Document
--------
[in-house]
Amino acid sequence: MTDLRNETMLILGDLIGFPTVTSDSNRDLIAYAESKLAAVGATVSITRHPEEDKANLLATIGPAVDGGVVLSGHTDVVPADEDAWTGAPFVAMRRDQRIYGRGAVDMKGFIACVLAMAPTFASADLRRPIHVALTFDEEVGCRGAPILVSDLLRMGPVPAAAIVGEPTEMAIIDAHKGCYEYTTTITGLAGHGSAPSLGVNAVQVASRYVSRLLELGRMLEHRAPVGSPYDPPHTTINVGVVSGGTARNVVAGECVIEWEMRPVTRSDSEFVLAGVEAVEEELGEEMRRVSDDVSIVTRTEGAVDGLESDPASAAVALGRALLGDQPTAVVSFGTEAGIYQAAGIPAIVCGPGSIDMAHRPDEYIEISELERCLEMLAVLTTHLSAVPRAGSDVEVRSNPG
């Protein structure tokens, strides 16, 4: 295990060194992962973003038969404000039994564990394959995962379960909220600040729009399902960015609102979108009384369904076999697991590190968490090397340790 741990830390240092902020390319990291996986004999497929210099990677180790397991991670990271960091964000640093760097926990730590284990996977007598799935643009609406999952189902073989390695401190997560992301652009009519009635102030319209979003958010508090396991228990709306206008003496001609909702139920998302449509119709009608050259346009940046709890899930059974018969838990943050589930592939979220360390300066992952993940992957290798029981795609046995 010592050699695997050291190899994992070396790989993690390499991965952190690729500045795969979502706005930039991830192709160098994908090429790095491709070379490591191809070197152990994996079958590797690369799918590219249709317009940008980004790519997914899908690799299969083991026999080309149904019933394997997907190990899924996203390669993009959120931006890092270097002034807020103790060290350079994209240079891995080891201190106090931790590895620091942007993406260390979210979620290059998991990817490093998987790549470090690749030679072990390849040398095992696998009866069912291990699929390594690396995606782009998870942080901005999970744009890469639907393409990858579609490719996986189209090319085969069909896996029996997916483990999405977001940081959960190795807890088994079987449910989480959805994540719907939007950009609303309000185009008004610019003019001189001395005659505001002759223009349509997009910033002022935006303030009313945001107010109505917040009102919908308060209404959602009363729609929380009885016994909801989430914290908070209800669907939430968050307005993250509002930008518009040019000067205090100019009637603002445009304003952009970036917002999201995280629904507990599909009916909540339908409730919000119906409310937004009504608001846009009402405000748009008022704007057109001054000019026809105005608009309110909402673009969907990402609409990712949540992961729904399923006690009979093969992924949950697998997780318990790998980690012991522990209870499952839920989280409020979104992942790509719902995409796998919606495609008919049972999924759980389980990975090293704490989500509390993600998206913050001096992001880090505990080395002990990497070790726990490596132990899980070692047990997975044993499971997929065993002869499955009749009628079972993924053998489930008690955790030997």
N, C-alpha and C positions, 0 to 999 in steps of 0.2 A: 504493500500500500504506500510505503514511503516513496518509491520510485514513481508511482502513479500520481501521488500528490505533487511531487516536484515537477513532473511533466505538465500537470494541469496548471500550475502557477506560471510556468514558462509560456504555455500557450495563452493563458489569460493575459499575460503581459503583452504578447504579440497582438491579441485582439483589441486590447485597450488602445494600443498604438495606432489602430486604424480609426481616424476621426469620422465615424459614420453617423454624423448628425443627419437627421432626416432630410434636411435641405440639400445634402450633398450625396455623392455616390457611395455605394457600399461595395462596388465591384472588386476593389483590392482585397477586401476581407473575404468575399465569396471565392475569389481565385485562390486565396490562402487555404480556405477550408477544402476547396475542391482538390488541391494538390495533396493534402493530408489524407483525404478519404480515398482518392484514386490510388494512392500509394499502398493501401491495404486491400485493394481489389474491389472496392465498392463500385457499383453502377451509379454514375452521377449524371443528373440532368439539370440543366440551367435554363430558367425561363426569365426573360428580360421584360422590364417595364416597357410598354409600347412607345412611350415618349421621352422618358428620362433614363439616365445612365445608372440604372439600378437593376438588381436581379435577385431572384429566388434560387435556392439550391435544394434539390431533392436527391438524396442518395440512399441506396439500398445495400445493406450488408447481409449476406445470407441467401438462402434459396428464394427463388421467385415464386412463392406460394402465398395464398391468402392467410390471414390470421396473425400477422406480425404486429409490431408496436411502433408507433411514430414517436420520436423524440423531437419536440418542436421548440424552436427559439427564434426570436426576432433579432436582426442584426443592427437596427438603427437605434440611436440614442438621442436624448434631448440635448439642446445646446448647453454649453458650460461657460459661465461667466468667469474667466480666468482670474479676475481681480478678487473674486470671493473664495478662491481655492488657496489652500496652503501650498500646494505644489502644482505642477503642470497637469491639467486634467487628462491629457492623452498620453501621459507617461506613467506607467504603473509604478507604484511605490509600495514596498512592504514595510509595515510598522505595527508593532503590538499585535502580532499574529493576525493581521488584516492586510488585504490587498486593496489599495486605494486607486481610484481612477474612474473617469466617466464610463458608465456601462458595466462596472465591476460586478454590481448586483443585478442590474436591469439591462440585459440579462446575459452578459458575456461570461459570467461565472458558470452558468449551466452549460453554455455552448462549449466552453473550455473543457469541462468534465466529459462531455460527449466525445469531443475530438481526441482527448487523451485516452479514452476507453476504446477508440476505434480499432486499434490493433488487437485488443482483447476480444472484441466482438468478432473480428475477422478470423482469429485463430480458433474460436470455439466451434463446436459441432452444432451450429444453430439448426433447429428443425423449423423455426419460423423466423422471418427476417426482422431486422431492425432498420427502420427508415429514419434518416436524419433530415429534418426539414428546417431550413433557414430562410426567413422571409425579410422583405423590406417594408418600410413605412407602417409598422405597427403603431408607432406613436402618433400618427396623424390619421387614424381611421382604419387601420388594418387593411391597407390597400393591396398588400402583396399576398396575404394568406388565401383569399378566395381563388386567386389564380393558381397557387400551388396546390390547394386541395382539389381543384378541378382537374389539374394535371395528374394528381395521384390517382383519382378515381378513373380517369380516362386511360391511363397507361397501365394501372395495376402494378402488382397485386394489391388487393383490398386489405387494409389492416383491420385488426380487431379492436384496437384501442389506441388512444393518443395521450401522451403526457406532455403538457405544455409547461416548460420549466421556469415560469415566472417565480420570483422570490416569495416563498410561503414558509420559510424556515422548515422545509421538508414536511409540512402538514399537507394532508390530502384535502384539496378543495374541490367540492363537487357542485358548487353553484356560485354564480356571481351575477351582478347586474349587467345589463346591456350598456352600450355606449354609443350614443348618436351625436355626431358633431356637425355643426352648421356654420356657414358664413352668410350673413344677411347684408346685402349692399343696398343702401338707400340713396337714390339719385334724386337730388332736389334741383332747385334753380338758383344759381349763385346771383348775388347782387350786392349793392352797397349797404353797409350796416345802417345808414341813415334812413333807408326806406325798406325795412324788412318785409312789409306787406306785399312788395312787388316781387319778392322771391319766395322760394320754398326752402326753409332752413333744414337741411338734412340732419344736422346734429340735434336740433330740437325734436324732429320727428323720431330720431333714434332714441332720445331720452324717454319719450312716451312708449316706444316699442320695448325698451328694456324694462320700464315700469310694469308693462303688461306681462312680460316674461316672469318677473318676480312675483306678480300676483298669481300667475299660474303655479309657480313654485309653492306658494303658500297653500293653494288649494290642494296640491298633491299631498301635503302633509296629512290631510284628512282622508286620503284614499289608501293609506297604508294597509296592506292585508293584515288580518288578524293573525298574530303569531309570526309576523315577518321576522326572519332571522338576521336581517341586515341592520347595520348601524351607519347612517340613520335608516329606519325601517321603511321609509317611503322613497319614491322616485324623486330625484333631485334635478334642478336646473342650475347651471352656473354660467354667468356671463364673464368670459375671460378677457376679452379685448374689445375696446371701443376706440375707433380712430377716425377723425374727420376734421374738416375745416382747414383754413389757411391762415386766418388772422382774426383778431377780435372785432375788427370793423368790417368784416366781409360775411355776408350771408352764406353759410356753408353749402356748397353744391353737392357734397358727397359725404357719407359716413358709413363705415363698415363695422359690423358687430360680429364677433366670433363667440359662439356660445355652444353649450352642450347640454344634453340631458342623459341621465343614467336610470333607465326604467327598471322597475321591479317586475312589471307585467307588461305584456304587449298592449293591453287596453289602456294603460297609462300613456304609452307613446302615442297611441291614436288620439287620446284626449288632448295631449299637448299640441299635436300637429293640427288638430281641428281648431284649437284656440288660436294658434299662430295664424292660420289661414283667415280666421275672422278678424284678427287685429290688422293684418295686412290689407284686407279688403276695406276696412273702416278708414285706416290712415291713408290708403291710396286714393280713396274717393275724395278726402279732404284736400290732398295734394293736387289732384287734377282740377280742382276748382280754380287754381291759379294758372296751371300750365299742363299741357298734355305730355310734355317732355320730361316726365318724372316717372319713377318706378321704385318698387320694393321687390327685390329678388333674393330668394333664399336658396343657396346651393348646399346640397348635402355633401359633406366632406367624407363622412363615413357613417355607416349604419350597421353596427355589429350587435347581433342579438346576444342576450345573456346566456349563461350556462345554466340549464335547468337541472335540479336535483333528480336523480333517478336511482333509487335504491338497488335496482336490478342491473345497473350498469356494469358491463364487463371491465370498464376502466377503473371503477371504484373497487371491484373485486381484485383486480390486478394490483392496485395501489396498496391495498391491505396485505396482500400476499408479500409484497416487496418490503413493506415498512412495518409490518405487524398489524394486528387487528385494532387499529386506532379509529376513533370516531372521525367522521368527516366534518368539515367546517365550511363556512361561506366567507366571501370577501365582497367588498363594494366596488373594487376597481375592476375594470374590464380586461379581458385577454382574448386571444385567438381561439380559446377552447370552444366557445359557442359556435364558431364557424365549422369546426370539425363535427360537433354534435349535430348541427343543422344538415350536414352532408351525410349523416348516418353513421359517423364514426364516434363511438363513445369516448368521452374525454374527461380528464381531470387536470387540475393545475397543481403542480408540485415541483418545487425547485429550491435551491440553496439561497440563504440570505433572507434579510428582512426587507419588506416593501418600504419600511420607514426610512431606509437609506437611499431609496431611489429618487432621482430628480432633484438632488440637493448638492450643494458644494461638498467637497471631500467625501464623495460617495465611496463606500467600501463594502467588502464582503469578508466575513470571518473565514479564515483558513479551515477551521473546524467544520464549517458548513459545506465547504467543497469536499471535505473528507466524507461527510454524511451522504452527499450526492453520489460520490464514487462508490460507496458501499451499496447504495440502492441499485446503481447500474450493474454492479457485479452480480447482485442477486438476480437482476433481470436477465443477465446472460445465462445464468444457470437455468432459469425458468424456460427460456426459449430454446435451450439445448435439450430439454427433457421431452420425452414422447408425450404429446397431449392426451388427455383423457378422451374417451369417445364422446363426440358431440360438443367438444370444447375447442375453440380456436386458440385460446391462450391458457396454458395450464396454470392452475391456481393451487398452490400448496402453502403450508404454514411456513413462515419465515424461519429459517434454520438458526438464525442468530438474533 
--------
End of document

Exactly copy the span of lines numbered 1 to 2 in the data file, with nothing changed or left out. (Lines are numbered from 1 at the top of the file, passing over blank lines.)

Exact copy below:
[in-house]
Amino acid sequence: MTDLRNETMLILGDLIGFPTVTSDSNRDLIAYAESKLAAVGATVSITRHPEEDKANLLATIGPAVDGGVVLSGHTDVVPADEDAWTGAPFVAMRRDQRIYGRGAVDMKGFIACVLAMAPTFASADLRRPIHVALTFDEEVGCRGAPILVSDLLRMGPVPAAAIVGEPTEMAIIDAHKGCYEYTTTITGLAGHGSAPSLGVNAVQVASRYVSRLLELGRMLEHRAPVGSPYDPPHTTINVGVVSGGTARNVVAGECVIEWEMRPVTRSDSEFVLAGVEAVEEELGEEMRRVSDDVSIVTRTEGAVDGLESDPASAAVALGRALLGDQPTAVVSFGTEAGIYQAAGIPAIVCGPGSIDMAHRPDEYIEISELERCLEMLAVLTTHLSAVPRAGSDVEVRSNPG